I had a great time with Susan trying on her hats, she had a way of placing them on my head in positions I would not have thought of myself. She tilted the hats more forward and worn this way it gave a sense of allure, as the eyes just peeked out slightly under the brim. I could use her help in my hat placement on May 13th, wonder if she’ll be in town? She helped pick perfect pieces to complement my face and body and I am confident she chose the perfect hat for me. I highly recommend stopping by to shop her collection and at the very least to try on some of the most gorgeous hats of our time.
Susan will be taking walk-ins to shop her hats at Salon Capri until Thursday at 7pm, and will ship any special orders to arrive in time for The Party in the Park. 15% of the proceeds from trunk show item sales will be donated to the Justine Mee Liff Fund for the Emerald Necklace.
Party in the Park attendees are invited to book hair blowout and/or styling appointments for the morning of Party in the Park (May 13th) at any of SalonCapri’s three Massachusetts locations and the salon will donate 15% of the cost of services to the Justine Mee Liff Fund. Hair appointments can be booked via phone by calling: Boston/617-236-0020, Newton/617-969-1970 or Dedham’s Legacy Place/781-320-0900.
Photocredit: Lisa Richov
If you love books, you’ve really got to like Newtonville Books. First, let me just note how much affection I have for any bookstore that keeps a separate area for Europa Editions. Yes, I’m judging a book by its cover (they are wonderfully designed) and by its content. Europa is the publisher of dozens of notable novelists including Fabio Bartolomei, Seth Greenland, and Elena Ferrante, whose “Those Who Leave and Those Who Stay” has become a book club staple since its release in September 2014. (It is the third in a series.)
Speaking of book clubs, Newtonville hosts a half dozen book clubs. The store runs and stocks a number of books that are favorites of area book clubs. The selection is well-curated to reflect a broad taste – both popular and new and titles that have been on shelves for a while and might just be gaining a following.
But back to the task at hand: The Staff Picks. This bookstore’s staff clearly has as much love for fiction as it does for non-fiction (something that appears to be rarer than I might have guessed.)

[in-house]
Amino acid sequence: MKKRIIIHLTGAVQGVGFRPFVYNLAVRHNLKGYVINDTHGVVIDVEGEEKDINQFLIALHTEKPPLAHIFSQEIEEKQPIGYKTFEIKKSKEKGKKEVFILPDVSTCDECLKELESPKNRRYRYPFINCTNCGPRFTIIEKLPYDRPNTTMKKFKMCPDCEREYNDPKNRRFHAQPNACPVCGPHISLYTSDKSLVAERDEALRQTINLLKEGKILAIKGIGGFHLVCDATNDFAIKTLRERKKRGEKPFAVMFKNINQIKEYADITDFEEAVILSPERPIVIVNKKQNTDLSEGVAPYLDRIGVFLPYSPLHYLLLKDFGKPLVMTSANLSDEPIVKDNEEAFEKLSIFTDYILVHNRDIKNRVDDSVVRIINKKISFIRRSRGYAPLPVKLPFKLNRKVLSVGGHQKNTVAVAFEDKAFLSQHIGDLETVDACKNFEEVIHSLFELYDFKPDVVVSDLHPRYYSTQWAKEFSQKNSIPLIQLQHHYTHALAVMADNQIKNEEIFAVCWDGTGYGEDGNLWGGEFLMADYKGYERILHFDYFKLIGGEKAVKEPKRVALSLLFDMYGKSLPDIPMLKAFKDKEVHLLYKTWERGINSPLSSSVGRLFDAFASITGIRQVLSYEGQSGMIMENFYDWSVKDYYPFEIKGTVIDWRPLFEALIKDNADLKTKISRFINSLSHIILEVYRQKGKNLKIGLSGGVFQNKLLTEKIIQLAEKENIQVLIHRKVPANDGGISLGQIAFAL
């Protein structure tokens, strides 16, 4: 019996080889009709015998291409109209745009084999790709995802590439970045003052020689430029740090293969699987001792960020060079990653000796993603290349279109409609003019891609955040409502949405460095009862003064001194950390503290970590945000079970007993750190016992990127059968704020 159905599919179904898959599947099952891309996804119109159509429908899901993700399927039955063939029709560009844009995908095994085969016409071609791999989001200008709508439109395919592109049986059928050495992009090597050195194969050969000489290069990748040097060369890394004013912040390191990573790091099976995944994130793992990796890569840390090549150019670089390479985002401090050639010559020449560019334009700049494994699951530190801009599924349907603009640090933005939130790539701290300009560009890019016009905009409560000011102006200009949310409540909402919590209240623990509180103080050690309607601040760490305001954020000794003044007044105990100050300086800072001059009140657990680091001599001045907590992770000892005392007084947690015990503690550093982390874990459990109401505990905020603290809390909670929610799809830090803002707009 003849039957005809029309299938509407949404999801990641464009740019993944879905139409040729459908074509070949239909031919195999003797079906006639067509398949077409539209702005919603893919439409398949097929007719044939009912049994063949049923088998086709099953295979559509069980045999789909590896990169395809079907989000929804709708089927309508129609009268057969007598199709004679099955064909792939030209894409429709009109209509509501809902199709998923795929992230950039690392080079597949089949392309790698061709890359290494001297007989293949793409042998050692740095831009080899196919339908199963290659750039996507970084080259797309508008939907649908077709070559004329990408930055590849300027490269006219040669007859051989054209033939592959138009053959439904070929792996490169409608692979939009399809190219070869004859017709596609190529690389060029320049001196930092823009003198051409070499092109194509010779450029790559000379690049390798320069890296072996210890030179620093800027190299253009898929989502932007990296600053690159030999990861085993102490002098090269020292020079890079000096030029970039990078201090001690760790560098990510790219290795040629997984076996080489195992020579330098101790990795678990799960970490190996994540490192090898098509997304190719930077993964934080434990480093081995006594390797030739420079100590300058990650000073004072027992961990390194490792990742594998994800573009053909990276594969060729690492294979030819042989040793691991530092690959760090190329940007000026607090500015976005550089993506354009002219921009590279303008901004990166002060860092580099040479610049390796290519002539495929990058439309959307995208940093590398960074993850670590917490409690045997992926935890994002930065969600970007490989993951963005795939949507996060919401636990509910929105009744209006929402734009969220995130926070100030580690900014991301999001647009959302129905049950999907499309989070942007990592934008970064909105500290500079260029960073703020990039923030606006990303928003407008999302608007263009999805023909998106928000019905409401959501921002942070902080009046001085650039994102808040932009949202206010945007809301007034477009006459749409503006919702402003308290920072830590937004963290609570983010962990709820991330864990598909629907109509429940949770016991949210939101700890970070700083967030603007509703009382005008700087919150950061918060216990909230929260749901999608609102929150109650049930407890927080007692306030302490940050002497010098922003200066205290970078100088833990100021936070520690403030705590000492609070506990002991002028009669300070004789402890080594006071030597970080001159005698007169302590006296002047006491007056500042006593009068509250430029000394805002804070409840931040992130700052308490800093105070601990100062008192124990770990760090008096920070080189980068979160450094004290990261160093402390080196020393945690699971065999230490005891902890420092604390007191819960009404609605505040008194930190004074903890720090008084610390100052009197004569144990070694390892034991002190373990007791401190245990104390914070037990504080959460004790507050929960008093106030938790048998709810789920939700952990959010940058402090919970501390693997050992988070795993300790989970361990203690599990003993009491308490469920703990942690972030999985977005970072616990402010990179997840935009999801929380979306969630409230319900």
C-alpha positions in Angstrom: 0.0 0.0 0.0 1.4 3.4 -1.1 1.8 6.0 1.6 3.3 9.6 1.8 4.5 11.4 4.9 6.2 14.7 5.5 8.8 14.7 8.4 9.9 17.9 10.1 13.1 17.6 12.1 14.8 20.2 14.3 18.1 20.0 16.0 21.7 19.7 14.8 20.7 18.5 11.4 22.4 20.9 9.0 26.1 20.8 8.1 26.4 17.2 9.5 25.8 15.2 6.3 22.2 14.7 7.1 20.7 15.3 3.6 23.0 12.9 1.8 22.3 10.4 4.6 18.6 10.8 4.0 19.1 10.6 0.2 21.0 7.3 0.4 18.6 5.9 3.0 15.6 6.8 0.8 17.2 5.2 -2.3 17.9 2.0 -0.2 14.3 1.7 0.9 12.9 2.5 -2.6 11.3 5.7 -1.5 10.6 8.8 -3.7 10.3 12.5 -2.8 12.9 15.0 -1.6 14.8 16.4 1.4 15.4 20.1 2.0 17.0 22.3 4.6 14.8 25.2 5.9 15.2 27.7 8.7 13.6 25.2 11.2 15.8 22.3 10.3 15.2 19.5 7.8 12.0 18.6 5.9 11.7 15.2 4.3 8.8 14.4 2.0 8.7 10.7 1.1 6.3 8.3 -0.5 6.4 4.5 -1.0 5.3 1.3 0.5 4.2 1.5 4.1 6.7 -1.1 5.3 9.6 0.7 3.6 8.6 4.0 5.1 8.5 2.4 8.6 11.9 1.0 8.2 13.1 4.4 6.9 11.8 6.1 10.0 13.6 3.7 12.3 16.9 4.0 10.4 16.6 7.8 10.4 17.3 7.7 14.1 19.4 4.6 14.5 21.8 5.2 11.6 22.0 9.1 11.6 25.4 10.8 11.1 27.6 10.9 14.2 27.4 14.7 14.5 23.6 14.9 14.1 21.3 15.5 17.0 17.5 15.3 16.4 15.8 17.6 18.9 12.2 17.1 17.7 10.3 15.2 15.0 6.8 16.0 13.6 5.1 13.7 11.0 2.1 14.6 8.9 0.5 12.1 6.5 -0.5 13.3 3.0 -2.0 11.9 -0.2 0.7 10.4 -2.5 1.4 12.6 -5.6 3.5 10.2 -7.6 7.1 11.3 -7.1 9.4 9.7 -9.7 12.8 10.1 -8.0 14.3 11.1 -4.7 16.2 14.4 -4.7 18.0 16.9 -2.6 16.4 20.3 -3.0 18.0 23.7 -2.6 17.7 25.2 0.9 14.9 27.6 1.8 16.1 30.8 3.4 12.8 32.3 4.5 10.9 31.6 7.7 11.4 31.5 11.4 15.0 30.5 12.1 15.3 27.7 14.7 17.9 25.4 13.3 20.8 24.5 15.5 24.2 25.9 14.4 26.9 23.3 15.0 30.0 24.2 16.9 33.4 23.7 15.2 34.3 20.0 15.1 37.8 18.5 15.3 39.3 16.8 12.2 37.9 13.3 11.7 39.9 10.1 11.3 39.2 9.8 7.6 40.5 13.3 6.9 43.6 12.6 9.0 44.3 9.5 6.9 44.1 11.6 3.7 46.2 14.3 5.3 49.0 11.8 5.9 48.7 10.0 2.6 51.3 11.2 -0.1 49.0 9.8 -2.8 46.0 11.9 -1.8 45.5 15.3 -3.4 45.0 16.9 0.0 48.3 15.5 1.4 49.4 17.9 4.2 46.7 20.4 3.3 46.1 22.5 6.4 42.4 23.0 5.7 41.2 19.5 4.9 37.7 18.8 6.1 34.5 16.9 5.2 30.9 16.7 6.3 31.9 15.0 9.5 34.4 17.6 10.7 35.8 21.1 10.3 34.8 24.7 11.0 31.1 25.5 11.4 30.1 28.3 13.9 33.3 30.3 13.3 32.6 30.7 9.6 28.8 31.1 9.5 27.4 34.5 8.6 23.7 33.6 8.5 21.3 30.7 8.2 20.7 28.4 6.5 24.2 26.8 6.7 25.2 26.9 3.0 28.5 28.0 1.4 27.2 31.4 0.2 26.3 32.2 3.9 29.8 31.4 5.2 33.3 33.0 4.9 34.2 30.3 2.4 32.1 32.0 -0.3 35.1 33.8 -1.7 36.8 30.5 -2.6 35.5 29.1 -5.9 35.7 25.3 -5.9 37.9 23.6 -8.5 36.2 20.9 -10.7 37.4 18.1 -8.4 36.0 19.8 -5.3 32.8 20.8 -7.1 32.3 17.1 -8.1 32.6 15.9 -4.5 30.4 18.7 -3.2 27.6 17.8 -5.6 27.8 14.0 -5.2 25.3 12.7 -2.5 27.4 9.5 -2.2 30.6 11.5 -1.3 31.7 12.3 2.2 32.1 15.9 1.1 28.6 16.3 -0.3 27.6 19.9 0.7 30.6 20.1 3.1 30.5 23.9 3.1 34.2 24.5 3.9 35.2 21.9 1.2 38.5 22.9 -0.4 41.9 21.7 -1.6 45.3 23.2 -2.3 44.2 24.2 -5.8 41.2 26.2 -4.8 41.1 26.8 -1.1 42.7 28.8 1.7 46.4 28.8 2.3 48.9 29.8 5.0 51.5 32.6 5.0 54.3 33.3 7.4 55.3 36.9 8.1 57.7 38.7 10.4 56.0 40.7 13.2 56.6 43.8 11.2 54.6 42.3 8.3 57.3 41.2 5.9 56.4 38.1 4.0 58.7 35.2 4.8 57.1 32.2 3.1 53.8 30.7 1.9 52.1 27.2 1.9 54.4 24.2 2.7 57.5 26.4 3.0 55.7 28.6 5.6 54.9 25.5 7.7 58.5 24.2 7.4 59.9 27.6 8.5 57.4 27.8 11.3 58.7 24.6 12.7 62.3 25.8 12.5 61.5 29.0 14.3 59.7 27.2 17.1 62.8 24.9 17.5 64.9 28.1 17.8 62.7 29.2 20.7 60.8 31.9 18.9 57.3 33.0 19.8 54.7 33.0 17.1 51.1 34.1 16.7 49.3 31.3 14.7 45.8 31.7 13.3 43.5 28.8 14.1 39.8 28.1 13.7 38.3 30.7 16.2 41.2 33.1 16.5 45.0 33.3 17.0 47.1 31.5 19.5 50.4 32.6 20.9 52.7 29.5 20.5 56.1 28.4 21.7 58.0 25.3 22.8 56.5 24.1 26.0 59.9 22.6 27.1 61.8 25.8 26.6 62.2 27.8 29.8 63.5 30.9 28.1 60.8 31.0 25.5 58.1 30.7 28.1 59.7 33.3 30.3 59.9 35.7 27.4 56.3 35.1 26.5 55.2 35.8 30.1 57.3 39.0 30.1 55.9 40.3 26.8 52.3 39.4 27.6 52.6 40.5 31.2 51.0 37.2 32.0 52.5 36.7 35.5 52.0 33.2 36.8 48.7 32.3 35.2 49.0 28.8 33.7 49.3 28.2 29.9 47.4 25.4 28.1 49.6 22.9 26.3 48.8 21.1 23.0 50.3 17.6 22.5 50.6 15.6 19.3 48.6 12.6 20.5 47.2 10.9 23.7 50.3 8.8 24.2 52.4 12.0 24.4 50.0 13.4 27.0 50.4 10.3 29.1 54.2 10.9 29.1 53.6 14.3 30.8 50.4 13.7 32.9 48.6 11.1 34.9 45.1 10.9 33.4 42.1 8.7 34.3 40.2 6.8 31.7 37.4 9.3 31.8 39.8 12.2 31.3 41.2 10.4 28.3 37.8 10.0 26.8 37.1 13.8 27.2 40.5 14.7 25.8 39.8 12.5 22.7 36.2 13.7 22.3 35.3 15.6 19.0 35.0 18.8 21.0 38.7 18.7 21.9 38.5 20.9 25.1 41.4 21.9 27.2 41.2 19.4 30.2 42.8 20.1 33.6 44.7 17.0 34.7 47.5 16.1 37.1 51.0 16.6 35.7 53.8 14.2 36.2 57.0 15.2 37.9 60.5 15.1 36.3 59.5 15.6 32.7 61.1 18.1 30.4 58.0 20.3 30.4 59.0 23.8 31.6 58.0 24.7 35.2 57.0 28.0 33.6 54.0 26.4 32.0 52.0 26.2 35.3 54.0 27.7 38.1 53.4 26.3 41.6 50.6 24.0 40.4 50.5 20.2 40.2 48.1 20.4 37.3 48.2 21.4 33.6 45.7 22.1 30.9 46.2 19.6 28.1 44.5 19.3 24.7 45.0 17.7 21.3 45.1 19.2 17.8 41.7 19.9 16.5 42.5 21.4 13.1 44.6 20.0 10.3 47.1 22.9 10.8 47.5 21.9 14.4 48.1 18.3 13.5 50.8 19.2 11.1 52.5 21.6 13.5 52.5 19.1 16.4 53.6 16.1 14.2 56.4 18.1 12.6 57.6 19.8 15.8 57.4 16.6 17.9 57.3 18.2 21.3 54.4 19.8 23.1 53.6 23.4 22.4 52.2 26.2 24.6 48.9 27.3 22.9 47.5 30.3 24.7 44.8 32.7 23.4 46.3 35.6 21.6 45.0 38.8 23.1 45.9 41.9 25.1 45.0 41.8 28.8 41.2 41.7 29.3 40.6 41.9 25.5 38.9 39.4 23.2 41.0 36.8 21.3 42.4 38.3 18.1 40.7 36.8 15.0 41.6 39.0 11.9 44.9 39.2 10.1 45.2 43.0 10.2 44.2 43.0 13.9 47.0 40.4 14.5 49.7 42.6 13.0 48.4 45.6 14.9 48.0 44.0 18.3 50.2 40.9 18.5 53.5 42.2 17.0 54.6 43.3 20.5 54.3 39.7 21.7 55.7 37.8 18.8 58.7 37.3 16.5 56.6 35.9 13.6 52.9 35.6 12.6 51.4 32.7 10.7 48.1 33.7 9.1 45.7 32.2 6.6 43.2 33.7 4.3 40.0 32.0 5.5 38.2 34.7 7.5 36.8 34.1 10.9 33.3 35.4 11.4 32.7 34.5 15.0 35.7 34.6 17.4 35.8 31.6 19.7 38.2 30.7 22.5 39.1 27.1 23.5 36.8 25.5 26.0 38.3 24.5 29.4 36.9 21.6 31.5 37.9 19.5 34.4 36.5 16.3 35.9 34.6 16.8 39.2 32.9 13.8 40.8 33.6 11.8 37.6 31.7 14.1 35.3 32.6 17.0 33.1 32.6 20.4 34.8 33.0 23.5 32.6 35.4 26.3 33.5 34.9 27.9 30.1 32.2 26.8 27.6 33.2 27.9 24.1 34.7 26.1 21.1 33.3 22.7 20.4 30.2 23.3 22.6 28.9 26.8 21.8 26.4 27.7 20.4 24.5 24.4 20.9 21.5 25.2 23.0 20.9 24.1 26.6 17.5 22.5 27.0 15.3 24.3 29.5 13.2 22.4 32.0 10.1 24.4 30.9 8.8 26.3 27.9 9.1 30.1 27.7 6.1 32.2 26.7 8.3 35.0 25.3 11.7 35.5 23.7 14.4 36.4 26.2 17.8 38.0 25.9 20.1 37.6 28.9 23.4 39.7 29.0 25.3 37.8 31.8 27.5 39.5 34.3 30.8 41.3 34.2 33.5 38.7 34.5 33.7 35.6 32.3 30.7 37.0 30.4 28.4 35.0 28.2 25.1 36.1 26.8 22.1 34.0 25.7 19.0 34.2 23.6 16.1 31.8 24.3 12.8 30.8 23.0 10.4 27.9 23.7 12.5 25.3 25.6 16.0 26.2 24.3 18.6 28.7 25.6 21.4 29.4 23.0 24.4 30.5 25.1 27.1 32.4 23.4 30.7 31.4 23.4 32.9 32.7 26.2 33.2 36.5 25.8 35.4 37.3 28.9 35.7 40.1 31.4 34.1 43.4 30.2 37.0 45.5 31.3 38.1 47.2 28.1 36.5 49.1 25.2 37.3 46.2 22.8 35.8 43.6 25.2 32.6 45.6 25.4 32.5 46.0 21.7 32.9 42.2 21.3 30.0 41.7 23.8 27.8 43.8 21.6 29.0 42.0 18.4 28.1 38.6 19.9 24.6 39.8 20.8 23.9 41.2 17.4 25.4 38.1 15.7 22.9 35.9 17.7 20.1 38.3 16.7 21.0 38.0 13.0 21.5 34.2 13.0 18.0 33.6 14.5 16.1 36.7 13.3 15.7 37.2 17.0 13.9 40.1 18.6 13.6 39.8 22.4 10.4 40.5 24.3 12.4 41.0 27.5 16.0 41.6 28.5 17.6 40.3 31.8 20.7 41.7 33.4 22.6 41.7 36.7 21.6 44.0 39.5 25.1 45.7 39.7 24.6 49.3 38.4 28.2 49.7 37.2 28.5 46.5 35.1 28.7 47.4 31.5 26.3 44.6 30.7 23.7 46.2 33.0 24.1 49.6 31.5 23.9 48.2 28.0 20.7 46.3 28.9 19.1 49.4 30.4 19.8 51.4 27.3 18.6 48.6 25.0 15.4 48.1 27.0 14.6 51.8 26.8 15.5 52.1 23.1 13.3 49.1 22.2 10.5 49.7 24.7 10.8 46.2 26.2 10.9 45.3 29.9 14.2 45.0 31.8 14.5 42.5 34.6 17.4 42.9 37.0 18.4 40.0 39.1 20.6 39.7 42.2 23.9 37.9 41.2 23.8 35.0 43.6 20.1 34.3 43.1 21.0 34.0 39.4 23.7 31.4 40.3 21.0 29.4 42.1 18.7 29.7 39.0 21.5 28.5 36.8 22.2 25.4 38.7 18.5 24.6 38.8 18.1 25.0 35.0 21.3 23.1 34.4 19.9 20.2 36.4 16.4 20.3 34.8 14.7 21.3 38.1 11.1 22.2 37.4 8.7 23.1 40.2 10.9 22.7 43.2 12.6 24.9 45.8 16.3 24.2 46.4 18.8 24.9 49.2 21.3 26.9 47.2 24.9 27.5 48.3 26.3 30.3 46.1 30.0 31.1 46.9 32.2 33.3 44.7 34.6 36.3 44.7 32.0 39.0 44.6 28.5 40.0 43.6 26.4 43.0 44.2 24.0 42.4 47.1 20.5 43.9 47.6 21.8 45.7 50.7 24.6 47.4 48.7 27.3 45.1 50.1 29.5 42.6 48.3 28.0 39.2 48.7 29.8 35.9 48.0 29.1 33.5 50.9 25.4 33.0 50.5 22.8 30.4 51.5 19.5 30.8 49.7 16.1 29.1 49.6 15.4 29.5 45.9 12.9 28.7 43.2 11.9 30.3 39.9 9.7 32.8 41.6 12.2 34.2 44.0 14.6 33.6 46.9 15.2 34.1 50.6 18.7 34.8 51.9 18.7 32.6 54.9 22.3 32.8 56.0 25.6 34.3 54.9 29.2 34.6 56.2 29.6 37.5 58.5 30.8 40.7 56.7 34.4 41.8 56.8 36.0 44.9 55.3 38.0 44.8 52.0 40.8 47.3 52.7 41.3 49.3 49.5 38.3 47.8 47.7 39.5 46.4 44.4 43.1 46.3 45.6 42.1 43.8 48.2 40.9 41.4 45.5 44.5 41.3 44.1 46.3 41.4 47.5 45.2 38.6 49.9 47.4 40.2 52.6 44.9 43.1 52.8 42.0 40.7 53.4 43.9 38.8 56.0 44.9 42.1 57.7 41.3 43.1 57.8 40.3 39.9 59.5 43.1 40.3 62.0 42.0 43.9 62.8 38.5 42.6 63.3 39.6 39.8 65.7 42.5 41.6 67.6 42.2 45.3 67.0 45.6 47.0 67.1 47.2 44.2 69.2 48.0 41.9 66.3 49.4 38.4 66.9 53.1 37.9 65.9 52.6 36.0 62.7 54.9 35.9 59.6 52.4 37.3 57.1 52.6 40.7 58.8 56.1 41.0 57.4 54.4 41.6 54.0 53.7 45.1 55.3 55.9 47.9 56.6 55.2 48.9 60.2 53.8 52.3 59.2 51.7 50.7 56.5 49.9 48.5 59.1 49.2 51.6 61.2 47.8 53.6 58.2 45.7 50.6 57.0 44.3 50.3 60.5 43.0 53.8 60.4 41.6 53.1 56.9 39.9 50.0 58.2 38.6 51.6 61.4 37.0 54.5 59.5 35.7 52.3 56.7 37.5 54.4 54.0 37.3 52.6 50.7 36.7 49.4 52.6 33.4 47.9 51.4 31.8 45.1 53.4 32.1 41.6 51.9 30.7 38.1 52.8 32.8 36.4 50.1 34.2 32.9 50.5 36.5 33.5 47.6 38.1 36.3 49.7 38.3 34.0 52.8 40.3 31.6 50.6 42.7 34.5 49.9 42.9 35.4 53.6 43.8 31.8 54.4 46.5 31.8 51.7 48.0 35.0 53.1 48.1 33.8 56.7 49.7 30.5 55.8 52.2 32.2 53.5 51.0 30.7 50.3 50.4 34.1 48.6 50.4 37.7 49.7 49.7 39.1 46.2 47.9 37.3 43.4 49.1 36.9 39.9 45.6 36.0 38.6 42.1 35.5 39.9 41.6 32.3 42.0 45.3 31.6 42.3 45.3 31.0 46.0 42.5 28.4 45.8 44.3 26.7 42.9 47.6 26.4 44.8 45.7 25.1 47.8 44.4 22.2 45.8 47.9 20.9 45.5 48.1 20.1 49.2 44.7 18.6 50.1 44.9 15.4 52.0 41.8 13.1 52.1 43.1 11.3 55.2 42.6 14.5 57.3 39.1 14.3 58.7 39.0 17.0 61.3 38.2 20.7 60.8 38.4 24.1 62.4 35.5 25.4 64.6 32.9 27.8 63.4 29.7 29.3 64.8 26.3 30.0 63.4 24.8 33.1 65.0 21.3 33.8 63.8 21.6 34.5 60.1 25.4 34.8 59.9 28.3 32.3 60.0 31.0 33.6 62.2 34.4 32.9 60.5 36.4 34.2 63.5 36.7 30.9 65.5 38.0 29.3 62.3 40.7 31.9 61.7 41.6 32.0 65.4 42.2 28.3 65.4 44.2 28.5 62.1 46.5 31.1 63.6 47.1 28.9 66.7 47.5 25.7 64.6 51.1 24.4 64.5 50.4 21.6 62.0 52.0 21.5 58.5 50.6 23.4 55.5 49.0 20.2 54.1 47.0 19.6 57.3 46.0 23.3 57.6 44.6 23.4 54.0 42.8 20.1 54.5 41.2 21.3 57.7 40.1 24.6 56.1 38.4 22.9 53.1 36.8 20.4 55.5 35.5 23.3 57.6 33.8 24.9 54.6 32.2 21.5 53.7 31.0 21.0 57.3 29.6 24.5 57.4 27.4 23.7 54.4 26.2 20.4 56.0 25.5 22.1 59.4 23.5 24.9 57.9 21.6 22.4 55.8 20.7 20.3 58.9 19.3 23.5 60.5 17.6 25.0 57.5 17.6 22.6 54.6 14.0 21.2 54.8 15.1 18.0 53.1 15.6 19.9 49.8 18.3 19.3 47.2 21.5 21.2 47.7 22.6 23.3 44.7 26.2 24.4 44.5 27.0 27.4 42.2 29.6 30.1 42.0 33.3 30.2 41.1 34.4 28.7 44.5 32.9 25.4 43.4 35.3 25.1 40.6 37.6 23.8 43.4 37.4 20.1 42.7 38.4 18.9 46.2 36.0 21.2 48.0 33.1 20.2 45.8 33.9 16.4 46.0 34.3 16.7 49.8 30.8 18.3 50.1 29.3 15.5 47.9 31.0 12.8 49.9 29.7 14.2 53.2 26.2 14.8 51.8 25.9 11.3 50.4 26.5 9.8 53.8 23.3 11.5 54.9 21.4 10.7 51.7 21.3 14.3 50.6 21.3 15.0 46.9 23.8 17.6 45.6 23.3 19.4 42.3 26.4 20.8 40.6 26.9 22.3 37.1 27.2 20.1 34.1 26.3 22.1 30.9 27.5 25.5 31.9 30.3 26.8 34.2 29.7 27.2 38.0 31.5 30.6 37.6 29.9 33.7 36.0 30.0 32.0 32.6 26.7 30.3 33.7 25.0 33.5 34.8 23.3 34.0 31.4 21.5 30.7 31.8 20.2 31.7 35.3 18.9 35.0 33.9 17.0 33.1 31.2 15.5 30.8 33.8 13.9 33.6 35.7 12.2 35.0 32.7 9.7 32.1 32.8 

Some of the staff choices that I’d like to point out:
David Peace’s “The Damned UTD,” which The Times of London called “probably the best novel ever written about sport.” The book was originally released in 2006 and was made into a movie. (See The Guardian’s review here: I would suggest, Peace’s book from last May, “Red or Dead” but I do so with a warning. It is a 700-page experimental novel about a soccer coach. Yeah, I know.
Notable in the non-fiction category is Eula Bliss’s “On Immunity: An Inoculation” from Gray Wolf Press that was released last fall. This title was among the “Buzz Panel” titles from last spring’s Book Expo America, which means that the industry and stores had a head’s up about the its release. What I can’t figure is that why a book about how humans are afraid of vaccinations hasn’t prompted even more discussion. Even if this book weren’t as well written and researched (and, I hate to admit an easy to read and share 216 pages), it should be a book all parents are required to read.
[/ezcol_1half] [ezcol_1half_end]And, finally, something from the staff recommendations that you can just enjoy as we wait for the weather to get nicer: “The Good Lord Bird,” the National Book Award winner by James McBride. It’s a historical novel with a raft of new characters and voices. McBride, who was first trained as a journalist, imbues the book with historical accuracy and precision that shines throughout.[/ezcol_1half_end]
Newtonville Books, 10 Langley Road, Newton Centre, MA
EDITOR AT LARGE
CHIEF FASHION CORRESPONDENT
Anna Paula Goncalves